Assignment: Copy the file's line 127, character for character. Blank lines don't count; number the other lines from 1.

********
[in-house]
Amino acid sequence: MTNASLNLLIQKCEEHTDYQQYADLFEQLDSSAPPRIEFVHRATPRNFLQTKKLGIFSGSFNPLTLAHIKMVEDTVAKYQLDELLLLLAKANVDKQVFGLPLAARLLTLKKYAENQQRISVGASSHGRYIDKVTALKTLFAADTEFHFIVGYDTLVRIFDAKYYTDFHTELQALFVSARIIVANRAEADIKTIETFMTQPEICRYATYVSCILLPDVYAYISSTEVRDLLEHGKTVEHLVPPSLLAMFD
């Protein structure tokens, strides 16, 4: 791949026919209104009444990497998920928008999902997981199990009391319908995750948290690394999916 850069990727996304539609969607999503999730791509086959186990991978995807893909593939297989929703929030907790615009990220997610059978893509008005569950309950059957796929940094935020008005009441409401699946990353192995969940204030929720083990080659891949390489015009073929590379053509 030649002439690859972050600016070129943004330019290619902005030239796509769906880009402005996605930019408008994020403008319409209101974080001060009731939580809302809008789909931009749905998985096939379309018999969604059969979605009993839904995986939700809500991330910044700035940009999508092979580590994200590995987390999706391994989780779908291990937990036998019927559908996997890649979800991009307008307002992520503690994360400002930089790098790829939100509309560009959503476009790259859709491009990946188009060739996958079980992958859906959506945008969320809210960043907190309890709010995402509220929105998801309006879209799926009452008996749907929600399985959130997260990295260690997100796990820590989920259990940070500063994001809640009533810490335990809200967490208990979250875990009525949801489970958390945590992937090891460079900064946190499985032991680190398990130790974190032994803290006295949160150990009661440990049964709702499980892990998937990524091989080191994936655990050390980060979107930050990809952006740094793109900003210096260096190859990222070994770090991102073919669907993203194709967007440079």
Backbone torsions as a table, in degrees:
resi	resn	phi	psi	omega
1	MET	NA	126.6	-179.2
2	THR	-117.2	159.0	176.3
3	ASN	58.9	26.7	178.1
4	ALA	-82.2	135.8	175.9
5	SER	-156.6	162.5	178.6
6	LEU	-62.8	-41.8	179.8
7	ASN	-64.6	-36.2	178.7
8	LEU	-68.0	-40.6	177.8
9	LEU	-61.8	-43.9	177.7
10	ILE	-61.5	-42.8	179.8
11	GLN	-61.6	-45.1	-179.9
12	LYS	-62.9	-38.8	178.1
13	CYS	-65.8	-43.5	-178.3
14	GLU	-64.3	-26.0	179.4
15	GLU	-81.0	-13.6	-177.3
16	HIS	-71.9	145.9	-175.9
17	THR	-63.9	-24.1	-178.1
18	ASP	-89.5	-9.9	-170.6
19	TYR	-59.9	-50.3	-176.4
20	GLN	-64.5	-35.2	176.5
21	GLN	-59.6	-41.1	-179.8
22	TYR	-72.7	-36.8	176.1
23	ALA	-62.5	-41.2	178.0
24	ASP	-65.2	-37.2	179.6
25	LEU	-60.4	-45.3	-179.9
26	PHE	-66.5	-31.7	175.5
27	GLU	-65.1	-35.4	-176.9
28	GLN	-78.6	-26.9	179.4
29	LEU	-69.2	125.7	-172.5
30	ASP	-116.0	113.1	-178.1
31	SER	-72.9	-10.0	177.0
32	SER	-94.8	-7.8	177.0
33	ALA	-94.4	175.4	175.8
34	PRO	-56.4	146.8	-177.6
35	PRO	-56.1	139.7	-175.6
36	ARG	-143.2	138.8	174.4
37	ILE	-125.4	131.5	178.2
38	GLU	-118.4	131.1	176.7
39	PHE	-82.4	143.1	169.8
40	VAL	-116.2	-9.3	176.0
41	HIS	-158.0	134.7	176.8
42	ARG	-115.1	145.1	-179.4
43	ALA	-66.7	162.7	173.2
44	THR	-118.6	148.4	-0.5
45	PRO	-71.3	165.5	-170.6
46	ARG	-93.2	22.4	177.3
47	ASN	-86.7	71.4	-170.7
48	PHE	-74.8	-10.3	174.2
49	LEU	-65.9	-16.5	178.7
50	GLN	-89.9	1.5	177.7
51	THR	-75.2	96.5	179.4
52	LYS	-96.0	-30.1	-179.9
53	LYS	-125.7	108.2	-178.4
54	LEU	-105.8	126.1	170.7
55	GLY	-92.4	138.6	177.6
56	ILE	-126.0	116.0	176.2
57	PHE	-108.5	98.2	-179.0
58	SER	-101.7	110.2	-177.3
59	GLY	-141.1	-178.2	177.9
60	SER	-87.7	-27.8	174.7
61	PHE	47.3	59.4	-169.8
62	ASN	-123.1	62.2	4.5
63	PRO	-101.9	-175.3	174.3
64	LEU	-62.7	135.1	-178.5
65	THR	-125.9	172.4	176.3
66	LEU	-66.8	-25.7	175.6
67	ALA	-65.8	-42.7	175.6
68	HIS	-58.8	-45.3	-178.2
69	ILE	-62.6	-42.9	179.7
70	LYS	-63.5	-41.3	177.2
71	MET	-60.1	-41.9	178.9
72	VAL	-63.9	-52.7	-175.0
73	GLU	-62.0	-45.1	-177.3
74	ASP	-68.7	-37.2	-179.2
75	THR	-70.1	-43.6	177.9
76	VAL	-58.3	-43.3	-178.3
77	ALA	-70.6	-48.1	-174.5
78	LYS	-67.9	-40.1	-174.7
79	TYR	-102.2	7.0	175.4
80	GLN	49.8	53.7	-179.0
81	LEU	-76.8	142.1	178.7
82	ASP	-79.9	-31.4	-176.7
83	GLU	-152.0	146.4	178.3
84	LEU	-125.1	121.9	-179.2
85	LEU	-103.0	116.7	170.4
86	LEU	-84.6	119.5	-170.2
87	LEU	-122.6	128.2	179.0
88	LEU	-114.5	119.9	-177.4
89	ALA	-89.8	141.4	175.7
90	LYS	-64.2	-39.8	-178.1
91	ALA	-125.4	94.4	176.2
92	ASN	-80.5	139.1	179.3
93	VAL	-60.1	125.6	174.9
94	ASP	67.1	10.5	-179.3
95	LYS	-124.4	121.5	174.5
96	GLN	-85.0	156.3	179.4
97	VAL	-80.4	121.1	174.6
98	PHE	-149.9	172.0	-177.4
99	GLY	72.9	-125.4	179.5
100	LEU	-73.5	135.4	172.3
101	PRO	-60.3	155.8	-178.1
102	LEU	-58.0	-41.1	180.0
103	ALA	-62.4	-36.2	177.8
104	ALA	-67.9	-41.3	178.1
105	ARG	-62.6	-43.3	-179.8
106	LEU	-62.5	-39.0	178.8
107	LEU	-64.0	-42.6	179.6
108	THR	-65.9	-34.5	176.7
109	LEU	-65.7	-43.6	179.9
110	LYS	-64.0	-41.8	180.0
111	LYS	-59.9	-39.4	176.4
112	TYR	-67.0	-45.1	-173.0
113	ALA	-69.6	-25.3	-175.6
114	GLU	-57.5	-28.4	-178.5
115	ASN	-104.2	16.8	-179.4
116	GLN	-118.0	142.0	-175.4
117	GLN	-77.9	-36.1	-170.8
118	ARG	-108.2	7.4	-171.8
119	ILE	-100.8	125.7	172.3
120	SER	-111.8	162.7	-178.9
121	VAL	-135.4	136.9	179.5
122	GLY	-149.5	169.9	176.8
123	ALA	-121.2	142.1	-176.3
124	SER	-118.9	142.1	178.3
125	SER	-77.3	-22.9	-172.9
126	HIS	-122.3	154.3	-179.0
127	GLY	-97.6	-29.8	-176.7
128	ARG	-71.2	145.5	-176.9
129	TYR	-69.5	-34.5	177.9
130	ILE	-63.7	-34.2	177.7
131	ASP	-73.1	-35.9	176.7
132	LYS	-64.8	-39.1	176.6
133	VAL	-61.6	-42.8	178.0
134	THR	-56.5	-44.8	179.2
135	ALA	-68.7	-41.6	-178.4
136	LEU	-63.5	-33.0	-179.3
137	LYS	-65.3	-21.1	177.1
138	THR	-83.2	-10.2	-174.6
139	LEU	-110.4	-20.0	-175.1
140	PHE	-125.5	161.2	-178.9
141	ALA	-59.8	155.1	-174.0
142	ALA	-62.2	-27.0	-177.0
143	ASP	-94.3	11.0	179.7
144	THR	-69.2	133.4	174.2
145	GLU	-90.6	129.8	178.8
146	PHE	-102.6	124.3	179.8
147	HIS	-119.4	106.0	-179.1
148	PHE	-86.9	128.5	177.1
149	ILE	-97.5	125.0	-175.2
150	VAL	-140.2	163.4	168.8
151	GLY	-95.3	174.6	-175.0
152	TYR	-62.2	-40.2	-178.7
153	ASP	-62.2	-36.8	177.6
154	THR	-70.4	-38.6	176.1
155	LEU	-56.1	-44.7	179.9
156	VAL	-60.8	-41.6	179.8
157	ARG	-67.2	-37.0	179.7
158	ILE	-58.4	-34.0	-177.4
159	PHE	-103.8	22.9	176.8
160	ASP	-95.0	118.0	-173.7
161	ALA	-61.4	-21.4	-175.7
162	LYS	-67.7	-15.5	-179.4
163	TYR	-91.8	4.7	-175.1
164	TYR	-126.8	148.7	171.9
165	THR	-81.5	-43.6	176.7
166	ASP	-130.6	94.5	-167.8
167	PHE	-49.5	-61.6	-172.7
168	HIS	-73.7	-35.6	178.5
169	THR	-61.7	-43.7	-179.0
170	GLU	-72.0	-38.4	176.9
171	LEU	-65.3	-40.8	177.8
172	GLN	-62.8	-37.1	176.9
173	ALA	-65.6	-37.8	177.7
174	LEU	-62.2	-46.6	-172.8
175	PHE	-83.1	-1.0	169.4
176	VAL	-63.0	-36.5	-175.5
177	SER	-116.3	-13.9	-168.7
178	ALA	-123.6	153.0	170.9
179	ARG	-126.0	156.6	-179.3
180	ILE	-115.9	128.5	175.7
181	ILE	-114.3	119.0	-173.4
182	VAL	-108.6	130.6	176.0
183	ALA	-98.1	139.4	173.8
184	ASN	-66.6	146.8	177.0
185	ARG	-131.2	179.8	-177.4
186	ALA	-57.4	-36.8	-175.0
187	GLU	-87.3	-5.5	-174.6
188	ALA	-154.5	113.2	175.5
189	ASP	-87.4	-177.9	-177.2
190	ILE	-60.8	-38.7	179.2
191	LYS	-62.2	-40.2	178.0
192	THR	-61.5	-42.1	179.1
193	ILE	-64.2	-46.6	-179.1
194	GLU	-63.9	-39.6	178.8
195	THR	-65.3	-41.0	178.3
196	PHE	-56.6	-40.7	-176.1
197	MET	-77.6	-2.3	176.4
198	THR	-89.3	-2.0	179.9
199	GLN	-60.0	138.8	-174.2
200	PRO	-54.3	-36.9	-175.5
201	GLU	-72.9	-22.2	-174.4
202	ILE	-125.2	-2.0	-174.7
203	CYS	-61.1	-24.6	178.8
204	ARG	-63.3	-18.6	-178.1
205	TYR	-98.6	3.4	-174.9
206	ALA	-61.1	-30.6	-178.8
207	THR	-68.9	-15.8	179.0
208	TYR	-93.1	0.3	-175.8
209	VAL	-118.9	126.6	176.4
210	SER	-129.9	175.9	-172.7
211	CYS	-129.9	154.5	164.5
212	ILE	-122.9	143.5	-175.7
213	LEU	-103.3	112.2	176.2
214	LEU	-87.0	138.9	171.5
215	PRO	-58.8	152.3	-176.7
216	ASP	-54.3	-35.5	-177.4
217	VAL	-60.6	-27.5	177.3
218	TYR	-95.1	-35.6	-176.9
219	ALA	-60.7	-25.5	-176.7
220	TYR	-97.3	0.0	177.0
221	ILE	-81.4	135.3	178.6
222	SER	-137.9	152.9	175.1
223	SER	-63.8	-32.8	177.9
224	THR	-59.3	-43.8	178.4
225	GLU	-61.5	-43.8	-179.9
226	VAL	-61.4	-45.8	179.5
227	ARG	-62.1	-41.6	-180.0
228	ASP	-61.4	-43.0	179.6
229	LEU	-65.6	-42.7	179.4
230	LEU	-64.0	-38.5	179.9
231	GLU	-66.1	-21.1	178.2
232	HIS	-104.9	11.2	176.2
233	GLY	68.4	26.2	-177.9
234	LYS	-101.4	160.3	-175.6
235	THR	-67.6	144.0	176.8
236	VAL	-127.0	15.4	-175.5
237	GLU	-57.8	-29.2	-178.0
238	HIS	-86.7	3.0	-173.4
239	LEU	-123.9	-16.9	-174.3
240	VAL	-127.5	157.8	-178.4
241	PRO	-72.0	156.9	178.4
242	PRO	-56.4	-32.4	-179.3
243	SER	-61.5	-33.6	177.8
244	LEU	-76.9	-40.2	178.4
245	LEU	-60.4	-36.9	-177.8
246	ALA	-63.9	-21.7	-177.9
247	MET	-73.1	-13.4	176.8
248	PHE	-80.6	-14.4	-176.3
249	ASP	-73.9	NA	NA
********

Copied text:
122	GLY	-149.5	169.9	176.8